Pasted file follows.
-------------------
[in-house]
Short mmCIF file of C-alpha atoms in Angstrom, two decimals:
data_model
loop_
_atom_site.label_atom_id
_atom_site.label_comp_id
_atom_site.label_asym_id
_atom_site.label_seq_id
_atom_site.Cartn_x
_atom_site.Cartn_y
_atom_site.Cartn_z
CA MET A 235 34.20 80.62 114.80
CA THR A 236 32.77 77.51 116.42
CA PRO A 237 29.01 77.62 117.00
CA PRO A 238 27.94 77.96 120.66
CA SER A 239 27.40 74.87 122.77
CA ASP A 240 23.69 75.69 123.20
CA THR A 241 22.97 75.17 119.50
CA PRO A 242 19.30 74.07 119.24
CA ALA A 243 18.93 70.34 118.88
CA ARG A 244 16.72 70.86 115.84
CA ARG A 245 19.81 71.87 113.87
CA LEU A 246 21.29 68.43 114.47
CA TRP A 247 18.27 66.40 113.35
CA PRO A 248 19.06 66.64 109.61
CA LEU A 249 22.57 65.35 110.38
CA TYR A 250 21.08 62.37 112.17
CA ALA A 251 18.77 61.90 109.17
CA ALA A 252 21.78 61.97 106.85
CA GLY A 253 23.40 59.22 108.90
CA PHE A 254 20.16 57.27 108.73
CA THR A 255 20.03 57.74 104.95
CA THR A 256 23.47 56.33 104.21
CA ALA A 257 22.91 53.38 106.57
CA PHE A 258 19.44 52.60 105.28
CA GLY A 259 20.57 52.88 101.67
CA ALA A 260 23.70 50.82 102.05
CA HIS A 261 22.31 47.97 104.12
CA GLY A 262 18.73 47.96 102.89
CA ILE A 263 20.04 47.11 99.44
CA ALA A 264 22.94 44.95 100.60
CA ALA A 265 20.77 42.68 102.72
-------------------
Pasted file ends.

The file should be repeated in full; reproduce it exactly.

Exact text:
[in-house]
Short mmCIF file of C-alpha atoms in Angstrom, two decimals:
data_model
loop_
_atom_site.label_atom_id
_atom_site.label_comp_id
_atom_site.label_asym_id
_atom_site.label_seq_id
_atom_site.Cartn_x
_atom_site.Cartn_y
_atom_site.Cartn_z
CA MET A 235 34.20 80.62 114.80
CA THR A 236 32.77 77.51 116.42
CA PRO A 237 29.01 77.62 117.00
CA PRO A 238 27.94 77.96 120.66
CA SER A 239 27.40 74.87 122.77
CA ASP A 240 23.69 75.69 123.20
CA THR A 241 22.97 75.17 119.50
CA PRO A 242 19.30 74.07 119.24
CA ALA A 243 18.93 70.34 118.88
CA ARG A 244 16.72 70.86 115.84
CA ARG A 245 19.81 71.87 113.87
CA LEU A 246 21.29 68.43 114.47
CA TRP A 247 18.27 66.40 113.35
CA PRO A 248 19.06 66.64 109.61
CA LEU A 249 22.57 65.35 110.38
CA TYR A 250 21.08 62.37 112.17
CA ALA A 251 18.77 61.90 109.17
CA ALA A 252 21.78 61.97 106.85
CA GLY A 253 23.40 59.22 108.90
CA PHE A 254 20.16 57.27 108.73
CA THR A 255 20.03 57.74 104.95
CA THR A 256 23.47 56.33 104.21
CA ALA A 257 22.91 53.38 106.57
CA PHE A 258 19.44 52.60 105.28
CA GLY A 259 20.57 52.88 101.67
CA ALA A 260 23.70 50.82 102.05
CA HIS A 261 22.31 47.97 104.12
CA GLY A 262 18.73 47.96 102.89
CA ILE A 263 20.04 47.11 99.44
CA ALA A 264 22.94 44.95 100.60
CA ALA A 265 20.77 42.68 102.72